This group of four blue cranes against the mountains caught my eye. I could have watched them the whole day.
A desert where a dam used to be ….
Early Sunday morning. The tractor arrives where the dam used to be bringing driver Geelbooi Maseu and his friend Petrus Zenzile who works on a sewerage clearing team during the week.
Maseu connects the tank on the tractor to an old borehole, recommissioned a couple of days before, and begins to pump.
Maseu takes the full tank into town. Then he and Zenzile drive up and down the streets, hooting. Anyone who needs water (and who doesn’t?) comes out into the road with a container and decants water.
WHEN the town dam dies, there’s always a feast.
It’s happened twice during the time I’ve been living in this little Free State dorp and I’m learning the rituals.
At its fullest the dam, just outside the town gates, is more than six kilometres in circumference. Several streams from neighbouring farms empty into a wide depression and many years ago a stone wall was built across the lowest point to make a very large earth dam.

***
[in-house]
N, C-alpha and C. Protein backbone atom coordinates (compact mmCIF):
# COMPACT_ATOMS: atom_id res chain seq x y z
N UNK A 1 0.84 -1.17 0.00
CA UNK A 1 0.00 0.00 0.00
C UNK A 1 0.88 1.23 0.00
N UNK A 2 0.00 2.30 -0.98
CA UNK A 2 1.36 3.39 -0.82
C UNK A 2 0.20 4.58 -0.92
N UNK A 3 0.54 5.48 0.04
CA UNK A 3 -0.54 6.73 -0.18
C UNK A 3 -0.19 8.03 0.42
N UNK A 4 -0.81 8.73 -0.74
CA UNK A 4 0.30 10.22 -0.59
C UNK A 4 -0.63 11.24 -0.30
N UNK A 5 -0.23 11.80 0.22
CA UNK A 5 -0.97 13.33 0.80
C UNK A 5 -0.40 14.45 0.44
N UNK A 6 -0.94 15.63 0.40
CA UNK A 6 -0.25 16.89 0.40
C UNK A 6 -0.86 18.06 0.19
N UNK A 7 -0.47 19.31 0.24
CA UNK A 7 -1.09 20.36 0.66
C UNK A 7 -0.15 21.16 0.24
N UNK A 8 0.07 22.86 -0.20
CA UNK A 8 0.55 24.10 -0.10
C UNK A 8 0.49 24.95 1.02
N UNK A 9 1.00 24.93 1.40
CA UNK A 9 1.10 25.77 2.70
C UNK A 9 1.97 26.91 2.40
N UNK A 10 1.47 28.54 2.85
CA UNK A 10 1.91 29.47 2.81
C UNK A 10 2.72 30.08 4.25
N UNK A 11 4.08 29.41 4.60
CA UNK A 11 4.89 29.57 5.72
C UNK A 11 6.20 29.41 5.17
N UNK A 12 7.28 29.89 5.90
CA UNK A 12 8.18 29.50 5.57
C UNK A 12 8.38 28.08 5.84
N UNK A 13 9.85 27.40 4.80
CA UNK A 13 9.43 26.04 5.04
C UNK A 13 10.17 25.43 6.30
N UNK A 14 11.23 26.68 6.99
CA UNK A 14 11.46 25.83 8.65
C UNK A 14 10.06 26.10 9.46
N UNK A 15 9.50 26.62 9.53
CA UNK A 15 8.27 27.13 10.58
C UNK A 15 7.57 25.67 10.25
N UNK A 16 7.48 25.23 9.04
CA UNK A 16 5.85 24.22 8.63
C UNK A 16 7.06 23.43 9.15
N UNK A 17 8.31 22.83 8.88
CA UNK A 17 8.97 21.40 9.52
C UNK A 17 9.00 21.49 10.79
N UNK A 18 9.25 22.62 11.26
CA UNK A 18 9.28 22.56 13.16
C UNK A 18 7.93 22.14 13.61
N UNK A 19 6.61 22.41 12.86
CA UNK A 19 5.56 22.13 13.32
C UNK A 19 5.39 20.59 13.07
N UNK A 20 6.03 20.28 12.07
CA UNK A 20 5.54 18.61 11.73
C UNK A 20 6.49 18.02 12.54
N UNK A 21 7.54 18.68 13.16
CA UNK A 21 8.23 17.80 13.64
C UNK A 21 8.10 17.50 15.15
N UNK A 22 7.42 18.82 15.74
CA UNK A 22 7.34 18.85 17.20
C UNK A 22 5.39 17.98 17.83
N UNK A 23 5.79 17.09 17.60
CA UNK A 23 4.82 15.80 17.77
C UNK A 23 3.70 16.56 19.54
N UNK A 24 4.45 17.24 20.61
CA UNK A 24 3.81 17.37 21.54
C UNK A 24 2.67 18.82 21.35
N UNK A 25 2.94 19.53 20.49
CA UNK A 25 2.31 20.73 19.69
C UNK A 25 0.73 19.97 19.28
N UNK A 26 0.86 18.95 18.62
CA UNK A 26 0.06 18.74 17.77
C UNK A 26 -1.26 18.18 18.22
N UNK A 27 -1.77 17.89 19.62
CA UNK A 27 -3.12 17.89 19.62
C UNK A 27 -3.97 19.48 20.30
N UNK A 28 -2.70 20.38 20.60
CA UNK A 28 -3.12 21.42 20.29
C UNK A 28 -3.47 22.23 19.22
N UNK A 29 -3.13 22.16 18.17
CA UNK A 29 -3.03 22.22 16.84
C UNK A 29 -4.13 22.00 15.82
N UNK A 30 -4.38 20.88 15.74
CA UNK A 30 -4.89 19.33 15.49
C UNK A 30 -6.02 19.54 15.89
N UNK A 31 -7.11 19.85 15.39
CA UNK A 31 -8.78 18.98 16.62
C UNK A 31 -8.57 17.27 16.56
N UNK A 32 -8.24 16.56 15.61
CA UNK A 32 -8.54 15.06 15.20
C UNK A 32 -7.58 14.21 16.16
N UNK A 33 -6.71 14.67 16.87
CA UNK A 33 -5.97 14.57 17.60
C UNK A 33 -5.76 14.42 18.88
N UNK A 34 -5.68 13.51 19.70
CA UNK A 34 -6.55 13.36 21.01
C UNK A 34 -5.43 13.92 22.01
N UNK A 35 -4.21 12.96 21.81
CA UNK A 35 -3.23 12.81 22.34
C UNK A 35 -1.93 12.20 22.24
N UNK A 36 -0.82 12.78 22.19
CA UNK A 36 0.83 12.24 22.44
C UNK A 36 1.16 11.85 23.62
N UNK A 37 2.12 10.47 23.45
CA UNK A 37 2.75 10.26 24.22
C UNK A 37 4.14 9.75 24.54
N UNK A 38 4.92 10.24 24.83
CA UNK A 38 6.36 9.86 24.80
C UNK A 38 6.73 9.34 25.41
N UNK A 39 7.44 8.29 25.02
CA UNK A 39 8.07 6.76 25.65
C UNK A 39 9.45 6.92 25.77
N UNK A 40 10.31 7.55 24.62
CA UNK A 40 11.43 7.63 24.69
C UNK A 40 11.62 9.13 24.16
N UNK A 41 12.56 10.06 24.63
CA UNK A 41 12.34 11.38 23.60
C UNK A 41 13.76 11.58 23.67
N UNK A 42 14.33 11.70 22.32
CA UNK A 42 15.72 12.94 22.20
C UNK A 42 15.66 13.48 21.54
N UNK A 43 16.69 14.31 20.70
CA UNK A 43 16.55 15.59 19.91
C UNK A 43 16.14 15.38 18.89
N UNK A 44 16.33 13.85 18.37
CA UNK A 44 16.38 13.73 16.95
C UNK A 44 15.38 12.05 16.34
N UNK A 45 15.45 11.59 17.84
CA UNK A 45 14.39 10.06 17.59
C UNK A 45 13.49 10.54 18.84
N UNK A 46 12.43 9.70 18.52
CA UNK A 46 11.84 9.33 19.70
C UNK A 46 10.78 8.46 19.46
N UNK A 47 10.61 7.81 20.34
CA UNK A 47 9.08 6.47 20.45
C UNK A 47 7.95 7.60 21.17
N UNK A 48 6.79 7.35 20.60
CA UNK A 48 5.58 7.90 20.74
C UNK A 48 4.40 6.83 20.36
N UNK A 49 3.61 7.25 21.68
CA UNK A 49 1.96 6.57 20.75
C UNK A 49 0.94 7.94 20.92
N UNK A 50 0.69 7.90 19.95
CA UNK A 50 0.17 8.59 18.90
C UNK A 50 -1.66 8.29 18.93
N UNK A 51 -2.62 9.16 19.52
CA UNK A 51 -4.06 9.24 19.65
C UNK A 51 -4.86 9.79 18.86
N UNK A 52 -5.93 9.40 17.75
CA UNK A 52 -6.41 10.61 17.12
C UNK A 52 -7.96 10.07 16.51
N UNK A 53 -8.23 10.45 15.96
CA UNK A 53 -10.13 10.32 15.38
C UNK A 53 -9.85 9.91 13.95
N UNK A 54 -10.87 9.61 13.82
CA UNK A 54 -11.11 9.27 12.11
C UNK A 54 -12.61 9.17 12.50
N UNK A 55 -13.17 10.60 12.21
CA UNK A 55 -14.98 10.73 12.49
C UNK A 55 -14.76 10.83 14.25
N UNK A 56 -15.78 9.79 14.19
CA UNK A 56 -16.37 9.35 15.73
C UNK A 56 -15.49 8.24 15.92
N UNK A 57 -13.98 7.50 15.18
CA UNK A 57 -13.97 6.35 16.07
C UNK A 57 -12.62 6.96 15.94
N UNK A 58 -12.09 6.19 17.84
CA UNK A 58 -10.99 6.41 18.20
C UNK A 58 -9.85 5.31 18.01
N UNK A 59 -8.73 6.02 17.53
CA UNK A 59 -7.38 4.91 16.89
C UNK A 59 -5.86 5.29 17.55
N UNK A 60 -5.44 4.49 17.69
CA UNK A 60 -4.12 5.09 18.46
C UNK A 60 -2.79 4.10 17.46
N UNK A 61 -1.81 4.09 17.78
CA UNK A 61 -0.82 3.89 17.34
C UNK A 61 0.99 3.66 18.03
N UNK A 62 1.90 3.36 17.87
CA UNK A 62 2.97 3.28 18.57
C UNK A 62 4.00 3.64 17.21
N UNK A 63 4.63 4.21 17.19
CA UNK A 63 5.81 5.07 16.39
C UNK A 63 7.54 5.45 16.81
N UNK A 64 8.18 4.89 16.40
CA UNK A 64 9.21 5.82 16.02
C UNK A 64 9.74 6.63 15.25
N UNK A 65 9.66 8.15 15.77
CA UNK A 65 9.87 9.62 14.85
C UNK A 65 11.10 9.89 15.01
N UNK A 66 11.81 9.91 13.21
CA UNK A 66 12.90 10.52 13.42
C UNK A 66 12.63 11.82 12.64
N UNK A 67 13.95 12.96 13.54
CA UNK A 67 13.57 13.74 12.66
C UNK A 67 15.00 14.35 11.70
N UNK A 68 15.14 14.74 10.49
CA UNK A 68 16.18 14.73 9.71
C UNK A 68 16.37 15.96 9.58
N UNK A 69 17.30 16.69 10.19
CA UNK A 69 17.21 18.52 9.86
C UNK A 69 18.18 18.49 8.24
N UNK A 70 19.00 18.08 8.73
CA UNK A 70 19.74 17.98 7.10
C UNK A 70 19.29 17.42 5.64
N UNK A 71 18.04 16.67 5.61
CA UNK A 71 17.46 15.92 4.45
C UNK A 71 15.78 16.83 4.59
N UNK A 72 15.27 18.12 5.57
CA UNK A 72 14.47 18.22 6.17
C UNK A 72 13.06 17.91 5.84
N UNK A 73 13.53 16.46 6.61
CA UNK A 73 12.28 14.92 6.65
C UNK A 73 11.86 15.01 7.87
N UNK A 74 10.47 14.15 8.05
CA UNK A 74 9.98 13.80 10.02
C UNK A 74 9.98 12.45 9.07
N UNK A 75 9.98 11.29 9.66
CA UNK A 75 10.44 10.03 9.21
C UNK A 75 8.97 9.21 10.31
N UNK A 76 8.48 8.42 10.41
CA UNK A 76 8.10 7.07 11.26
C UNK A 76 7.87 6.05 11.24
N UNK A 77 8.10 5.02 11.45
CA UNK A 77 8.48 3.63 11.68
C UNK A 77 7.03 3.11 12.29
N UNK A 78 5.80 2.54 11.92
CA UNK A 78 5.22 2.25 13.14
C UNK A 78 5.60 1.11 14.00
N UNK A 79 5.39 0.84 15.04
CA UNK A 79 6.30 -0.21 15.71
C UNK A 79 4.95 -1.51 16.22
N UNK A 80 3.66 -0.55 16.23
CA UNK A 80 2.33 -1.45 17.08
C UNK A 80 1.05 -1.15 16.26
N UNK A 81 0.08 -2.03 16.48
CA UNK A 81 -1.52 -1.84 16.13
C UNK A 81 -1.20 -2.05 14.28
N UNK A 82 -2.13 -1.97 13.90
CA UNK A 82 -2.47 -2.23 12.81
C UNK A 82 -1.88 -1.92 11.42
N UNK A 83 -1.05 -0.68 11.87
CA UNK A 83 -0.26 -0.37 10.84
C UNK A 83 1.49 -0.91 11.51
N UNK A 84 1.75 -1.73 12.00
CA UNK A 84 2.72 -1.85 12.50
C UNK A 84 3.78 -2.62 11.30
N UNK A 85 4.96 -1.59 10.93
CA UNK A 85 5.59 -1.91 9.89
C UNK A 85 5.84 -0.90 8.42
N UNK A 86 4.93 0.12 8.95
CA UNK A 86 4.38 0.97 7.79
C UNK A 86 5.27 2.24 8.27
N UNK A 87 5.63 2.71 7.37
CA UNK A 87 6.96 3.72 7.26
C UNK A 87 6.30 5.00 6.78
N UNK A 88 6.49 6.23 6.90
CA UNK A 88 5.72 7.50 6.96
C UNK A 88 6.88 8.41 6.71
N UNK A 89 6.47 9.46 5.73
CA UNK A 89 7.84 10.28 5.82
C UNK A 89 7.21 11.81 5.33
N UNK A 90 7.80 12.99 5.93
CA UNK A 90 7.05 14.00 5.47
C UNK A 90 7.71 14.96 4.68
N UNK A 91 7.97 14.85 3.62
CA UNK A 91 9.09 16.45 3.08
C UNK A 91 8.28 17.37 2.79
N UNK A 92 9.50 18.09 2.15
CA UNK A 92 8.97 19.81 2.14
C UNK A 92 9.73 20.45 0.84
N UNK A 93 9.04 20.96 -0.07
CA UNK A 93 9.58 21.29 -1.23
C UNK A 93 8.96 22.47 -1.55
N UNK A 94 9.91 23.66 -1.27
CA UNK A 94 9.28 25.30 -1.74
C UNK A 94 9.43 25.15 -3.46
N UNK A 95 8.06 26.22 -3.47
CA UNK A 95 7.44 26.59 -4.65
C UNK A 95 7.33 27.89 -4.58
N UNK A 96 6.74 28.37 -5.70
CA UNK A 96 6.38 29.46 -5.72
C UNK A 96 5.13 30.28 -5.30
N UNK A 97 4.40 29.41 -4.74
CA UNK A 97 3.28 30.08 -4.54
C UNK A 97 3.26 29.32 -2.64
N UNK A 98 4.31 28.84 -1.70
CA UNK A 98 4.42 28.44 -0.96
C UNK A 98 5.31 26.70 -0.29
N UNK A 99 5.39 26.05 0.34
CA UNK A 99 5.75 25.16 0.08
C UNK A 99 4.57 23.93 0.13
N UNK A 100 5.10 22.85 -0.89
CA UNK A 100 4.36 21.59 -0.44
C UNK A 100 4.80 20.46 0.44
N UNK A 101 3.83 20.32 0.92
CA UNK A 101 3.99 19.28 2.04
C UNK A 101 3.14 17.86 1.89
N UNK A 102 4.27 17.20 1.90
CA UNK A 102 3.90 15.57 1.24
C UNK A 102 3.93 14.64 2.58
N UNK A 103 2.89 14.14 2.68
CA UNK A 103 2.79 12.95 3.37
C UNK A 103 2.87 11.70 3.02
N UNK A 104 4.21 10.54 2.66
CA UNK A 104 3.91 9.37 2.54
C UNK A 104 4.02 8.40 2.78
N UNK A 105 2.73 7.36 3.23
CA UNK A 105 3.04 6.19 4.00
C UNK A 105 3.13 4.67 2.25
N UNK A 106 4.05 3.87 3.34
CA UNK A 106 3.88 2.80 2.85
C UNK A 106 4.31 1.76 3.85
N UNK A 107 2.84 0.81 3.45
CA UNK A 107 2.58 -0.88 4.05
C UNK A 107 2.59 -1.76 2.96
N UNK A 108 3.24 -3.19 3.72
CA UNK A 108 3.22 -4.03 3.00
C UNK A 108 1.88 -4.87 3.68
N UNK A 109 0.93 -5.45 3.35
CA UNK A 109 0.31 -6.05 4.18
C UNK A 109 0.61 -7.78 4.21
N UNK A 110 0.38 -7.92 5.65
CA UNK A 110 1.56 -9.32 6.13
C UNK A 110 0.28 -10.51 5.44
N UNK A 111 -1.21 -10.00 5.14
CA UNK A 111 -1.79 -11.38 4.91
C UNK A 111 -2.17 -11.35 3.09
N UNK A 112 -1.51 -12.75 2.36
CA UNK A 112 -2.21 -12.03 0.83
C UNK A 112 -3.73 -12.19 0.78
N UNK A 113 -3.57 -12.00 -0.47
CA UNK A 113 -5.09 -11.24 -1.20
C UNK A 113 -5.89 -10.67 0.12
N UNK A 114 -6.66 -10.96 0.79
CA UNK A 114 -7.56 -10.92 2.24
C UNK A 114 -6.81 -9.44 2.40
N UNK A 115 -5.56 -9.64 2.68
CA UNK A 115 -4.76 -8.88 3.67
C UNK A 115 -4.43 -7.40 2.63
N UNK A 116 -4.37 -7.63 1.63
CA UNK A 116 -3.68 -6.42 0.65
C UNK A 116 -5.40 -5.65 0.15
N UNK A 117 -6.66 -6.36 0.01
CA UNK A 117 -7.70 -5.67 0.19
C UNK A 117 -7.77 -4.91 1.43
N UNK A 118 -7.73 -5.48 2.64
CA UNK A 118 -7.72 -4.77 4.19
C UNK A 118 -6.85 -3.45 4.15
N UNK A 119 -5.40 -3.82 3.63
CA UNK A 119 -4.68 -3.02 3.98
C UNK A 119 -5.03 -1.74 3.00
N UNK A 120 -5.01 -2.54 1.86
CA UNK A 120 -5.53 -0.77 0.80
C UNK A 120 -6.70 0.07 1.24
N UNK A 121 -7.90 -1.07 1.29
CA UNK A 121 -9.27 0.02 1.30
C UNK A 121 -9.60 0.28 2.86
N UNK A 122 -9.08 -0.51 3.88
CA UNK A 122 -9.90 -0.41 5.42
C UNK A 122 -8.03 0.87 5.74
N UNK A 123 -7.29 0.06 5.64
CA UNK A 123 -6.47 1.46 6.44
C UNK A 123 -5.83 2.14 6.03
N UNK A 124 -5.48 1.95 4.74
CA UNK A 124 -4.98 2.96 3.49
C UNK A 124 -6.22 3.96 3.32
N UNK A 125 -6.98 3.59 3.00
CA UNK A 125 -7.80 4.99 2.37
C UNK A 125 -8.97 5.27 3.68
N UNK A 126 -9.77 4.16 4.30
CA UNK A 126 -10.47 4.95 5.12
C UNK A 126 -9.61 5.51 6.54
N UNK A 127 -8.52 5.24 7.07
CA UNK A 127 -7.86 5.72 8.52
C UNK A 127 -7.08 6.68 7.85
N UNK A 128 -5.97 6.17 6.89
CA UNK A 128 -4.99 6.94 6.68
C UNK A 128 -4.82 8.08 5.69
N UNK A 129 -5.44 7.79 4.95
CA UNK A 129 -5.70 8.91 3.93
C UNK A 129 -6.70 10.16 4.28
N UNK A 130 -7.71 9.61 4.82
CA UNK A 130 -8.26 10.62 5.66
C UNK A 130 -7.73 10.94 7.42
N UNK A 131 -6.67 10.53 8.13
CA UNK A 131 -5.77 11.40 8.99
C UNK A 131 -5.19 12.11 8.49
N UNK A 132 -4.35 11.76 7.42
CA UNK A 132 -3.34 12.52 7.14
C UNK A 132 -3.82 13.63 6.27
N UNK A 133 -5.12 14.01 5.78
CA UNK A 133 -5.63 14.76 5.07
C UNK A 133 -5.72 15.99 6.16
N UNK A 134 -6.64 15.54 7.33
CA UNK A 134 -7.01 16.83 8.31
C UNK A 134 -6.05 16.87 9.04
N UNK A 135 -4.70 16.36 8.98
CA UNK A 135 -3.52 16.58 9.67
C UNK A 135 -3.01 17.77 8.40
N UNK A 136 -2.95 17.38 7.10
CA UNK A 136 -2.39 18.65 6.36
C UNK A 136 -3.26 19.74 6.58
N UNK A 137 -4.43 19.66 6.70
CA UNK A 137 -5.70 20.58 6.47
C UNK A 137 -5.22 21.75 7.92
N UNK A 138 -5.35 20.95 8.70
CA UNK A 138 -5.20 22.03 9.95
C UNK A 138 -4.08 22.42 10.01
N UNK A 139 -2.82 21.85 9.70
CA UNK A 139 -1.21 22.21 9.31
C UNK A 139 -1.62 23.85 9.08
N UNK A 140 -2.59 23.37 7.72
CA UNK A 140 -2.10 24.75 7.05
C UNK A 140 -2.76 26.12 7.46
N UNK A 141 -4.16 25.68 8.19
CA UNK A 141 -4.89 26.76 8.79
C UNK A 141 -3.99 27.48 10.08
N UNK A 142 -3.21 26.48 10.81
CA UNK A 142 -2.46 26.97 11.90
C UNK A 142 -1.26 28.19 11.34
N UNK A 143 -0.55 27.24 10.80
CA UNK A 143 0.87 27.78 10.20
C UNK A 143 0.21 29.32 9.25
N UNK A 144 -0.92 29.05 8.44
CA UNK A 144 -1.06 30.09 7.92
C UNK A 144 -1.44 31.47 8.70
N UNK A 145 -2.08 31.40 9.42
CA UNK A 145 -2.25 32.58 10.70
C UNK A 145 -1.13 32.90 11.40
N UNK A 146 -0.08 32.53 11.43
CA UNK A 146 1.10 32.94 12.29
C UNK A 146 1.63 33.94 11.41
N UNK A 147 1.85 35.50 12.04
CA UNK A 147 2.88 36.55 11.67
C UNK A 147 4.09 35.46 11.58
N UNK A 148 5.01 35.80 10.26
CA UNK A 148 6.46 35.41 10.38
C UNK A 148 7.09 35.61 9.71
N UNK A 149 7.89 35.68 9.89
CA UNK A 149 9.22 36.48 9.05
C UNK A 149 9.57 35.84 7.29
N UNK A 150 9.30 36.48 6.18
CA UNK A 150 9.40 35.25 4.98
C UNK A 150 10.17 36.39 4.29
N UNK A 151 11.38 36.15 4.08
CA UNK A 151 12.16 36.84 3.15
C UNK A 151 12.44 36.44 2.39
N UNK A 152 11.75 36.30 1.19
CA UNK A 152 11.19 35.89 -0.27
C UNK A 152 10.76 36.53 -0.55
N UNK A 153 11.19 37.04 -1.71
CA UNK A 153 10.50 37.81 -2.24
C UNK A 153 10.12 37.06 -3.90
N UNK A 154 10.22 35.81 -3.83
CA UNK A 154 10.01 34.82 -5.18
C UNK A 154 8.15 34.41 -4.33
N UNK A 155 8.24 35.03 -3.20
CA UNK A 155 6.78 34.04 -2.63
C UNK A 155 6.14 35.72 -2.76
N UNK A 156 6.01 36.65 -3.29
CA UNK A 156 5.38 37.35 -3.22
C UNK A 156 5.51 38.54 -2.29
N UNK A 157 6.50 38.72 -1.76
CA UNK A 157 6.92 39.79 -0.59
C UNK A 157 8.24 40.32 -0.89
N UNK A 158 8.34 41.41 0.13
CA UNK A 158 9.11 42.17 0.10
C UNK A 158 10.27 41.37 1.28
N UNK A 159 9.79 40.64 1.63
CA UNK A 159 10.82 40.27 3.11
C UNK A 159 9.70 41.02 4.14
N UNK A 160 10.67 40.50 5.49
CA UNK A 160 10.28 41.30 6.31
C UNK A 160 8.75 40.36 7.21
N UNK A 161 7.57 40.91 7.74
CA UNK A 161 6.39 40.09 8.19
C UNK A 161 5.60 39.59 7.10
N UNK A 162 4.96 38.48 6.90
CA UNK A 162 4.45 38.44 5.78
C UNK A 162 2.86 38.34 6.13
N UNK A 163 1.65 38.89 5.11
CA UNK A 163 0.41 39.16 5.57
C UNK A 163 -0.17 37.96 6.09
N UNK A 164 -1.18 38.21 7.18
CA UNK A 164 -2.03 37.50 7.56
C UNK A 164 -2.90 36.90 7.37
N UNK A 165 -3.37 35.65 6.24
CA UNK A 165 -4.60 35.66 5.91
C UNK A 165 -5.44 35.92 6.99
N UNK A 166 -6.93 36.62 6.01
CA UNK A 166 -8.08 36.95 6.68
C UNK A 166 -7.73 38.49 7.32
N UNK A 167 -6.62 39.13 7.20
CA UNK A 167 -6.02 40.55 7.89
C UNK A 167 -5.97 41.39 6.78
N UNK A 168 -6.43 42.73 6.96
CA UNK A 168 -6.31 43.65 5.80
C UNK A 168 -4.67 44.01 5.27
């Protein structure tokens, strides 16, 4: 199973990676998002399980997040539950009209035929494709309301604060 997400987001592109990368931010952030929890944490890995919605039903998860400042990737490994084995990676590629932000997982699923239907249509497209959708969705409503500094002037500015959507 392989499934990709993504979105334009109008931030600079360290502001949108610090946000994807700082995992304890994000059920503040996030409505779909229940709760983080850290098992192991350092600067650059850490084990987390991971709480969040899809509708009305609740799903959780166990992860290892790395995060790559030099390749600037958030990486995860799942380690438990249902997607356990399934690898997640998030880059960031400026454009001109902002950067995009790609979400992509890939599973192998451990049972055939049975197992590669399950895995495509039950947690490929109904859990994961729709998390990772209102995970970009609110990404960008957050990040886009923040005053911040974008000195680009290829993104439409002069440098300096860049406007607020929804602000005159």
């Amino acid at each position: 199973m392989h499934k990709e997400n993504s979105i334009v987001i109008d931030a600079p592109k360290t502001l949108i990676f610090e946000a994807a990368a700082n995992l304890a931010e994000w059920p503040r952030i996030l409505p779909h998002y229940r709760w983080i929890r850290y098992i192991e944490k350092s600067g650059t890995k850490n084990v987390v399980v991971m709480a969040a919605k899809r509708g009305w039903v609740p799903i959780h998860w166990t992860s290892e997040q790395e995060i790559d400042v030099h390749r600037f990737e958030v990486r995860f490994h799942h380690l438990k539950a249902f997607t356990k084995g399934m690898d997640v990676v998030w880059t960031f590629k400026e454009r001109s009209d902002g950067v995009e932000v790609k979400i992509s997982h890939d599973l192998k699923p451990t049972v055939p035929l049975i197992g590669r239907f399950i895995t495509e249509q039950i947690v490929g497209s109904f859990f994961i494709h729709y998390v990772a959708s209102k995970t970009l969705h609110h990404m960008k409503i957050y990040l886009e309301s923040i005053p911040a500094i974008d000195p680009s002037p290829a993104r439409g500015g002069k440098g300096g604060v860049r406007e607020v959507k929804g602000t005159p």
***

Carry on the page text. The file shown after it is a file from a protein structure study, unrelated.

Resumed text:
Over decades it has been used for recreation – there was a caravan park on the edge, the fishing is good and locals used to bring their boats along for a Sunday outing. Now the buildings have been vandalised and cattle graze the banks. No-one except dog-walkers and bird watchers goes there any more.
This used to be a town dam, with water as far as you could see. Now there’s nothing except a dark stain in the centre where the last water dried into mud shards.
Careless owners of cattle and horses have left their animals to graze next to the dry dam and they are getting desperate for water.
One, more thirsty and unlucky than the rest, was caught in the last mud puddle and couldn’t get out.
Here’s how it used to look –
Blooming in the veld right now is Harveya purpurea, aka the ink plant (because the flowers turn an inky black colour if they are bruised). More sceptical members of the public might say that there is another reason for this to be the patron plant of journalists: it’s a parasite.
(Actually the colour varies a little from the standard Harveya purpurea as far as I can see – these flowers are far more white with only edgings of purple, and there’s less yellow than in the usual illustrations which list Harveya purpurea as occurring in the south and western parts of the Western Cape. Perhaps that simply means the local south east Free State version speaks a slightly different dialect.)